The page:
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Dans ma trousse

This post is a defence of the humble pencil case as a classroom language teaching aid.

Some MFL teachers argue that teaching children about what is in their pencil case is plain dull and that there are better ways for children to acquire the vocabulary of classroom objects. In general, they would argue that we need to find classroom activities for beginners and learners in general which are inherently stimulating. the argument runs: they are studying volcanoes in geography, burning magnesium ribbon in chemistry, learning about how the body works in biology, then they come along to the languages lesson to point at the window and say "this is the window".

I get the argument and if you want to see it amusingly parodied, watch Eddie Izzard's well know and very funny video.

Oh.......... alright, if your device lets you watch it, here it is:

So how can I defend using a pencil case in the classroom. First, the obvious stuff. There are a range of simple language areas for which the pencil case and its contents provide a useful tool. Here are some:

  • Teaching the vocabulary of classroom objects, which children need to understand simple, target language instructions such as "prenez un stylo", "soulignez avec votre règle" etc. beyond simple demonstration and repetition there are guessing games of various types to play.
  • Teaching the principle of gender. Note that it is best to teach items of one gender first, then the other. You can then ask pupils what they noticed - inductive learning.
  • Teaching colours. This is easilty done with beginners who keep an array of coloured pencils. Also, pupils have pencil cases of different colours.
  • Teaching prepositions: "Le stylo est sur la table ou sur la tête du professeur?" etc etc.
  • Teaching object pronouns: "Je prends le crayon et je le donne à David".
  • Teaching indirect pronouns: "Je lui donne un crayon ou une gomme?"
  • Teaching negatives: "Je n'ai pas de crayon rouge".
  • Teaching verbs. "Je touche la gomme; il touche la gomme; tu touches la gommes? vous touchez la gomme?"
  • Teaching possession: "Le taille-crayon est à moi ou à toi?"
  • Helping to develop early fluency through accumulation memory games: "Dans ma trousse j'ai... et... et..." 
  • Teaching imperatives: "Donne-moi ton bic".
  • Teaching il y a and plurals.
Now, I can hear you saying, but there are other more interesting ways of teaching all of these things, so why not use more stimulating resources and texts which have more intrinsic interest to young people? I would reply that where this is possible, absolutely, why not? But you then get serious issues of grading of language - texts and pictures which require too much unknown vocabulary and grammar for example. I have seen interesting sites which are superficially attractive, but when you think about how you would use them, you soon find that ungraded vocabulary can create blockages, slow the pace and hinder the teaching sequence. (An example is this bedrooms around the world site which is important and interesting, but not necessarily the easiest to use.)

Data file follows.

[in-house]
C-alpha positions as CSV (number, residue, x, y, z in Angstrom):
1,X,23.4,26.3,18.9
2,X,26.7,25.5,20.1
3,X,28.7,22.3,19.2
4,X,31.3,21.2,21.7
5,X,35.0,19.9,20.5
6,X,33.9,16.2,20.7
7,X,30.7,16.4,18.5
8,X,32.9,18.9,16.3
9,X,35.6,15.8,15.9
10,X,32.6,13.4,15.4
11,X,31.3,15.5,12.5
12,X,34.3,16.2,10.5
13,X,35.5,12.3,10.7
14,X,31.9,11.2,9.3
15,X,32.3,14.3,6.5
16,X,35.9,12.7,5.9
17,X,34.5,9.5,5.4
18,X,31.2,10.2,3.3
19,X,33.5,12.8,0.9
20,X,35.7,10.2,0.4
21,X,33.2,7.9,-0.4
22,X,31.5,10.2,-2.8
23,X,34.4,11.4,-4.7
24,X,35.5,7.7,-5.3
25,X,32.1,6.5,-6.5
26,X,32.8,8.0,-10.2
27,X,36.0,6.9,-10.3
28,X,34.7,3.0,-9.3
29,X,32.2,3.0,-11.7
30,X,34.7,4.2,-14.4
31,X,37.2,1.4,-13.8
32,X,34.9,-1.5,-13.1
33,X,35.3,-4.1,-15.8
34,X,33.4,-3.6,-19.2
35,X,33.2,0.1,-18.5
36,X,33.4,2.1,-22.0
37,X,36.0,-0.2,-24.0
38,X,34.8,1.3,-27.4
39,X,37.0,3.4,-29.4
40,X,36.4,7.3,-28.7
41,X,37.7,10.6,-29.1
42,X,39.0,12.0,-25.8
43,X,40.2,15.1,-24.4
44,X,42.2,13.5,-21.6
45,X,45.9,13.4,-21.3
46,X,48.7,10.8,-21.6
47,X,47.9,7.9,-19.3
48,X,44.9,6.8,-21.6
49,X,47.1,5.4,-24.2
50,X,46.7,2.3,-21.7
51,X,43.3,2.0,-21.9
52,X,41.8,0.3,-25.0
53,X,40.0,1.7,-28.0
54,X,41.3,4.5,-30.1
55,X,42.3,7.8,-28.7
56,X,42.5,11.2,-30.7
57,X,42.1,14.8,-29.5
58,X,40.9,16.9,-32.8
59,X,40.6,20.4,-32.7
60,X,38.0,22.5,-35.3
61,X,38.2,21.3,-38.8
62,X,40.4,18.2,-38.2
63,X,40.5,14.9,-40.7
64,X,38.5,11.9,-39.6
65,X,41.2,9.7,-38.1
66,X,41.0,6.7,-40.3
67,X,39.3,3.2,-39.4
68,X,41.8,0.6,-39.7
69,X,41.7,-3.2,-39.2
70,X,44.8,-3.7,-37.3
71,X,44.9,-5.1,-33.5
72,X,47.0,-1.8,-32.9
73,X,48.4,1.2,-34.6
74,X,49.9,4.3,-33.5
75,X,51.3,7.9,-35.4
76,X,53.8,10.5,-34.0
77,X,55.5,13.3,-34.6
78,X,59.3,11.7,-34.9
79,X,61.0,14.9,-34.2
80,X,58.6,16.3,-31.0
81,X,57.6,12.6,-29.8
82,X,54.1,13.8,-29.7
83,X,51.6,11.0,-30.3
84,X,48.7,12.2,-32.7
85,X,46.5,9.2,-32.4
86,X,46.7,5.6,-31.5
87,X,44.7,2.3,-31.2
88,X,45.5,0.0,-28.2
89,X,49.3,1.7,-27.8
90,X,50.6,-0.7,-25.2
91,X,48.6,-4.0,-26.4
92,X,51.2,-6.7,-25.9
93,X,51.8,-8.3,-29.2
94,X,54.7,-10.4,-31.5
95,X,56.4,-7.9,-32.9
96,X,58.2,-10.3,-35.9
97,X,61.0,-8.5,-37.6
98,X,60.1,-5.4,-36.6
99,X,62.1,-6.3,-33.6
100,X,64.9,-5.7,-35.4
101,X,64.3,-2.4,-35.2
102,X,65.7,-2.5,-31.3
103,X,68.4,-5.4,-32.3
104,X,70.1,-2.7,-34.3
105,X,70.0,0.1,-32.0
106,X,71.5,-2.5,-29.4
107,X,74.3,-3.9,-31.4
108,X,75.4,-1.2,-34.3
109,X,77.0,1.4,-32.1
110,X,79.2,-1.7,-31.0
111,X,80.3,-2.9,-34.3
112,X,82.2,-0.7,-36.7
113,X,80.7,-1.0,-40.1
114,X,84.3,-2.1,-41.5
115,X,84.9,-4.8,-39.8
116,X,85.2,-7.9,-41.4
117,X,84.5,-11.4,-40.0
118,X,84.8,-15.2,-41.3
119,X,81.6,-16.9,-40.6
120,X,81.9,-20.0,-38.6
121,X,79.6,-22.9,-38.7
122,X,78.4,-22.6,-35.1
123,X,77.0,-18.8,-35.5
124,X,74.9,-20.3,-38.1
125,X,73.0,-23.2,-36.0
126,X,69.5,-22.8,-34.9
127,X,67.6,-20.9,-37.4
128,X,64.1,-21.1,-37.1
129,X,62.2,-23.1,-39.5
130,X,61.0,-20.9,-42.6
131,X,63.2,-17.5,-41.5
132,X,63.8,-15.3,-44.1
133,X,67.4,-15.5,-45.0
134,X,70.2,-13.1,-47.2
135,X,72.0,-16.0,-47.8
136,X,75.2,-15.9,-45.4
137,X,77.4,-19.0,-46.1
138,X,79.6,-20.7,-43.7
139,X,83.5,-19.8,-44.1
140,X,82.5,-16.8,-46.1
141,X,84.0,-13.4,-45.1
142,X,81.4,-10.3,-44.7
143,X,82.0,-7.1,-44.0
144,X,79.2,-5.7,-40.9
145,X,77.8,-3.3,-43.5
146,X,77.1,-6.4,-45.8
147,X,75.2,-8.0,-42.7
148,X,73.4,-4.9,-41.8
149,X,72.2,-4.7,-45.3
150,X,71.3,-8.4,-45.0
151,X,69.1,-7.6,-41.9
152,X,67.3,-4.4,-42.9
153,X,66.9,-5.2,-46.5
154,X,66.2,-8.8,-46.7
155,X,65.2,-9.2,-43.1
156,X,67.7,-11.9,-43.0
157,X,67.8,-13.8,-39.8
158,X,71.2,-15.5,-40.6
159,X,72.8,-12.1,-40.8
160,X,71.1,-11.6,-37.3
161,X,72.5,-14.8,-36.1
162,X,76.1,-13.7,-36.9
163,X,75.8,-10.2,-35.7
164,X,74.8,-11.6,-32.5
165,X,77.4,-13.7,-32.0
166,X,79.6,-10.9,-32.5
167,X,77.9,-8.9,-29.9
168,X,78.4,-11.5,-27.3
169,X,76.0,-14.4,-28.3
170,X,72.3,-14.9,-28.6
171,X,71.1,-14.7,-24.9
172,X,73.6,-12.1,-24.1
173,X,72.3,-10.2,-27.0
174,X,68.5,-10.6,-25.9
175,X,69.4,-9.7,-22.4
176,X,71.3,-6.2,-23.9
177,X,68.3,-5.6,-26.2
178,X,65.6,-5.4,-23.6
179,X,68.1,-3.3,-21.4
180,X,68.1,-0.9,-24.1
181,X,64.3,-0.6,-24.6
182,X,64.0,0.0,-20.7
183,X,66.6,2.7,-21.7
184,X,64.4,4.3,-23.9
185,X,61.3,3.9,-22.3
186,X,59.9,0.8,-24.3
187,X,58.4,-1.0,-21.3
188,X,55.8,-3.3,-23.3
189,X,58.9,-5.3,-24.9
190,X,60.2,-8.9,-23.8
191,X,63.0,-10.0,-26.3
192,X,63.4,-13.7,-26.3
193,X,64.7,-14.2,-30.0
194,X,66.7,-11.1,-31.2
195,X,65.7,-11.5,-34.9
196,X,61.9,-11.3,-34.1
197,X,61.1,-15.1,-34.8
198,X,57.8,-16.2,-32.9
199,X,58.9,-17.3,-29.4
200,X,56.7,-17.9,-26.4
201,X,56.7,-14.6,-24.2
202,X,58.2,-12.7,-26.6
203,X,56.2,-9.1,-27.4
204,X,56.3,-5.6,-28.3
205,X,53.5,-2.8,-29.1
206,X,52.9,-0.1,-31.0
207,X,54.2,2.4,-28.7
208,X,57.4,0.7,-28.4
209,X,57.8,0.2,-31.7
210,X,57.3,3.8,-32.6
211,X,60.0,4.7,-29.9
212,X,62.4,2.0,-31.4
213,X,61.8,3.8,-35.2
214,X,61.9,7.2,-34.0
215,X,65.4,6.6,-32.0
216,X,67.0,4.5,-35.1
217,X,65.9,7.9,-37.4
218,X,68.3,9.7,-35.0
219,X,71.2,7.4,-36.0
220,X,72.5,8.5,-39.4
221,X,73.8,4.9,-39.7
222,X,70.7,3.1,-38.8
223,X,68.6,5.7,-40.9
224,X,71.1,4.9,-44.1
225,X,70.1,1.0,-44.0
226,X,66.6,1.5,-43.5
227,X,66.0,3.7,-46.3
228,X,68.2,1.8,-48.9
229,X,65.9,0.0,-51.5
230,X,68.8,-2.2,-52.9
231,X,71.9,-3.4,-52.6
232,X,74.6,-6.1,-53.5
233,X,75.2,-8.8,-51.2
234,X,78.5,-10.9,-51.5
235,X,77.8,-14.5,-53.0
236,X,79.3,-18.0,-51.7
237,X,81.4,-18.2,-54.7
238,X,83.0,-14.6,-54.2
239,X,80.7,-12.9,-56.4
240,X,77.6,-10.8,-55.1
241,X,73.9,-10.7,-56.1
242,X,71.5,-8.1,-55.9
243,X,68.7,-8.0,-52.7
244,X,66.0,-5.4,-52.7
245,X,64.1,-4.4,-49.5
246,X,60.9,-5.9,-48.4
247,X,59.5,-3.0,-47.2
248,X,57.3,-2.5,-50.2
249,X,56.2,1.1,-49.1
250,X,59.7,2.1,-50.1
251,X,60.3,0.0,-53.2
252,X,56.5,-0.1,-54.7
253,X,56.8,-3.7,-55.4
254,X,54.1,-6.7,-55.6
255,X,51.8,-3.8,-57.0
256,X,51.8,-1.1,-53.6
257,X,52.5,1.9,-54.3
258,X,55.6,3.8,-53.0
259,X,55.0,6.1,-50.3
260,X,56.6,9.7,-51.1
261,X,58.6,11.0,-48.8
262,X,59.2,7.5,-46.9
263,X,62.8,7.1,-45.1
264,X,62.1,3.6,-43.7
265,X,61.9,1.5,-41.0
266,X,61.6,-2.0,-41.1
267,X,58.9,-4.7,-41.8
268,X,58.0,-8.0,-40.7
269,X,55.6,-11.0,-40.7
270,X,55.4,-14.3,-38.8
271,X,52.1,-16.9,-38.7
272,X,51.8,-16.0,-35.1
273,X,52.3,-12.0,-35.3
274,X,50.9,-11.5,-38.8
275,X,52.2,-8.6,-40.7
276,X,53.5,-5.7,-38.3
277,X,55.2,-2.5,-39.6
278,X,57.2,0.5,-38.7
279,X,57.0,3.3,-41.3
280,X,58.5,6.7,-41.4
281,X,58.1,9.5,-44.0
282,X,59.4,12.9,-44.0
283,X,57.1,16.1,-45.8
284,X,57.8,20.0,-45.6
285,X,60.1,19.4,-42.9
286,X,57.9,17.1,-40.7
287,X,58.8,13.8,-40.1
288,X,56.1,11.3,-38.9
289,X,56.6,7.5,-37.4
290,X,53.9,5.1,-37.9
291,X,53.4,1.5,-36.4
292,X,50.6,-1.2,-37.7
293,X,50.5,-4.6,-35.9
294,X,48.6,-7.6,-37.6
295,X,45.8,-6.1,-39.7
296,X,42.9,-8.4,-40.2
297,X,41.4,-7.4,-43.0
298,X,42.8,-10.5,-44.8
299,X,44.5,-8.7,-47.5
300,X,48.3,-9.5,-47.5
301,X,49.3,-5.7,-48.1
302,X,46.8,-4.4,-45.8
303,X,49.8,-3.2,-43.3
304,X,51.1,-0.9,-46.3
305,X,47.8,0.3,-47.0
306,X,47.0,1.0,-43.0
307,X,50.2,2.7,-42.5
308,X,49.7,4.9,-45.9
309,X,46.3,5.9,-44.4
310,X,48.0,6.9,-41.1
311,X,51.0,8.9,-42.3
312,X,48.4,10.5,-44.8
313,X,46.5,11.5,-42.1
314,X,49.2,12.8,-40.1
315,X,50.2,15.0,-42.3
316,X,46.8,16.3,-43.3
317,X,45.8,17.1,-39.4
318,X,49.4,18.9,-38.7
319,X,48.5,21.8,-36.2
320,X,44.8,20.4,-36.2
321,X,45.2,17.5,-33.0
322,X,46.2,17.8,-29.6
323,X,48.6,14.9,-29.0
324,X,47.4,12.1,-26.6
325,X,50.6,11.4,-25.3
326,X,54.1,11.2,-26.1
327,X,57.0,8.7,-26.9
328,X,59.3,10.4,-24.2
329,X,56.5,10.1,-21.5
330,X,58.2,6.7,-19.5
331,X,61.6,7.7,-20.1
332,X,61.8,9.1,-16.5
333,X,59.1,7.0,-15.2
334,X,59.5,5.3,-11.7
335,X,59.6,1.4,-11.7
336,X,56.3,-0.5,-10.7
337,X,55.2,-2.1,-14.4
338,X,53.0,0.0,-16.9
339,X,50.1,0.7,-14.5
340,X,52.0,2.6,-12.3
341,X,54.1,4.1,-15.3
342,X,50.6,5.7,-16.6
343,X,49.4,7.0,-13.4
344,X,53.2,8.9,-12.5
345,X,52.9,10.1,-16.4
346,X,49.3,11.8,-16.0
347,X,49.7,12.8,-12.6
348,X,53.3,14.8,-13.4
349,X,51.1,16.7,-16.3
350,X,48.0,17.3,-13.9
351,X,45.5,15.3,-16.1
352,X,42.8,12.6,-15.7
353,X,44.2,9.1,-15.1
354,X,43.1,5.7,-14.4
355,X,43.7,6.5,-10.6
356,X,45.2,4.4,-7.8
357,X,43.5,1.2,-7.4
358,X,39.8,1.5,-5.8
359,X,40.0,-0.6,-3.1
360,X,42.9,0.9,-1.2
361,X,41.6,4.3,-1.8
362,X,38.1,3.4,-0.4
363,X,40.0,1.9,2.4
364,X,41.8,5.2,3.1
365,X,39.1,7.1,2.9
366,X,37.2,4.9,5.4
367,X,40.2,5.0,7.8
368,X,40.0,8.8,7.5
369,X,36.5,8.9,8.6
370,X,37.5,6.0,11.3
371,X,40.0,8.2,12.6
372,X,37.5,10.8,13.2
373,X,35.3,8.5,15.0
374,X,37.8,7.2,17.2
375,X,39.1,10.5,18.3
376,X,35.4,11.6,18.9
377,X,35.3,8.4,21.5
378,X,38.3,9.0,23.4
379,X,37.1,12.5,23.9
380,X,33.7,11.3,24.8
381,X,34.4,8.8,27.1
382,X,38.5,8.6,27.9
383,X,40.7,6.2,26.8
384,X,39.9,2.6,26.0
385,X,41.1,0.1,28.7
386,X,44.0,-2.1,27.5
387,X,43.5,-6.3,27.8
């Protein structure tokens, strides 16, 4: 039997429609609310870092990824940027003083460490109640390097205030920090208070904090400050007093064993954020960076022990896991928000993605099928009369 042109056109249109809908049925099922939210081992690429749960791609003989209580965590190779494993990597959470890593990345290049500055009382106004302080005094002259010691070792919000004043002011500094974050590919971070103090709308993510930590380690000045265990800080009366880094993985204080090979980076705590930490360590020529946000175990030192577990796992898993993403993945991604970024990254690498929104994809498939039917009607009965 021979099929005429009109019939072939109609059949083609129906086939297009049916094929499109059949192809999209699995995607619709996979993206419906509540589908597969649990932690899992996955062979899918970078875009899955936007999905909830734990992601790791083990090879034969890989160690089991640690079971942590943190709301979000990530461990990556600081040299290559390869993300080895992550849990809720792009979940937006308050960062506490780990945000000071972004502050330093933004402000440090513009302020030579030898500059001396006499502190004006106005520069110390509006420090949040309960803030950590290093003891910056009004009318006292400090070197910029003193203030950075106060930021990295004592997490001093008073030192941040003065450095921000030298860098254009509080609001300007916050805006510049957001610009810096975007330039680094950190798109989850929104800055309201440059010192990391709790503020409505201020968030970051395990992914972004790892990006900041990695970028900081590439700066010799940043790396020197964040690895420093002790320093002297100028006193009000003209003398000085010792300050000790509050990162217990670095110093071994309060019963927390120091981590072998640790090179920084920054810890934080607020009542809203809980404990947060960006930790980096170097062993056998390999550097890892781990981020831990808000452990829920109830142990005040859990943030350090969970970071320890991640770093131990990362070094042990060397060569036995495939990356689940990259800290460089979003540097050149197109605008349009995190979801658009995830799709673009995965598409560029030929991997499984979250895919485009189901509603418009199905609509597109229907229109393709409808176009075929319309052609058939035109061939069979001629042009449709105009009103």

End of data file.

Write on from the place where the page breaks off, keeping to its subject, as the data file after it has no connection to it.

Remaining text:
In addition, and this might raise the eyebrow of comprehensible input fans, by using very familiar classroom items you are focusing the students' attention on grammatical form rather than meaning. This may be what you want to do. The acquired syntax can later be recycled and ultimately internalised in other more interesting contexts.

Is it boring to use the pencil case as a teaching aid? Not necessarily. It's all about how you do it and the enthusiasm you bring to the tasks. Guessing games are always popular. A humorous delivery helps as does  getting pupils up to play teacher. In addition, holding up real touchable objects may, I stress may, be more immediately motivational than using pictures in a powerpoint or on a flashcard.

I suppose my fundamental point is this: a teaching activity is a means to an end. We engage in artificial classroom activities because we know that, if they are well done, they can lead to long term acquisition. Clarity is vital and the humble pencil case can play a very useful role.


  1. I struggle with the need for fundamentals, but I think teaching them in isolation--or near isolation--is a mistake. I love learning for its own sake, but I don't think it's appropriate for the majority of young people. Purpose beyond the classroom is a powerful motivator and justification for learning of any type. My students this year, for example, packed backpacks of school supplies to send to an impoverished school in Colombia to learn "pencil case vocabulary." There is si much that can be done with a needs list from a charity abroad, especially if they will talk with students too.

  2. I understand what you are saying. That project sounds superb. i suppose I would say in reply that the main aim for me as a French specialist would be the language rather than another cause. If that projects taught the words in the most effective way, then fine. Thank you very much for your comment.


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